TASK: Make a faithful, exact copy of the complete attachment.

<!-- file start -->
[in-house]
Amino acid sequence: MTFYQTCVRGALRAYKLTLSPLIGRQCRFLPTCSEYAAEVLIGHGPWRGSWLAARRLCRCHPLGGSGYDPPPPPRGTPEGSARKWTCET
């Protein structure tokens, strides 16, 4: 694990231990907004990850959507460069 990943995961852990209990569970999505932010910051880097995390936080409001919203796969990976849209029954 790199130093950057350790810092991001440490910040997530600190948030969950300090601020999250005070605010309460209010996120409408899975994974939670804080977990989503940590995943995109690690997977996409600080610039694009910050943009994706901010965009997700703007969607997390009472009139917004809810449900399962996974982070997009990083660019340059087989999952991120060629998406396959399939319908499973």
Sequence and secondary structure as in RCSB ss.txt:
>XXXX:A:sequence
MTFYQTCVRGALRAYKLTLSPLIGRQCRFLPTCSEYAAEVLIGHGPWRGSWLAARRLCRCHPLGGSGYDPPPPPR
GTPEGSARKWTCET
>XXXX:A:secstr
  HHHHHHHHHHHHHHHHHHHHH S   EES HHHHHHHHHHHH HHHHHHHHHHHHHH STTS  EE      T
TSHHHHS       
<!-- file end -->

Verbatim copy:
[in-house]
Amino acid sequence: MTFYQTCVRGALRAYKLTLSPLIGRQCRFLPTCSEYAAEVLIGHGPWRGSWLAARRLCRCHPLGGSGYDPPPPPRGTPEGSARKWTCET
């Protein structure tokens, strides 16, 4: 694990231990907004990850959507460069 990943995961852990209990569970999505932010910051880097995390936080409001919203796969990976849209029954 790199130093950057350790810092991001440490910040997530600190948030969950300090601020999250005070605010309460209010996120409408899975994974939670804080977990989503940590995943995109690690997977996409600080610039694009910050943009994706901010965009997700703007969607997390009472009139917004809810449900399962996974982070997009990083660019340059087989999952991120060629998406396959399939319908499973």
Sequence and secondary structure as in RCSB ss.txt:
>XXXX:A:sequence
MTFYQTCVRGALRAYKLTLSPLIGRQCRFLPTCSEYAAEVLIGHGPWRGSWLAARRLCRCHPLGGSGYDPPPPPR
GTPEGSARKWTCET
>XXXX:A:secstr
  HHHHHHHHHHHHHHHHHHHHH S   EES HHHHHHHHHHHH HHHHHHHHHHHHHH STTS  EE      T
TSHHHHS       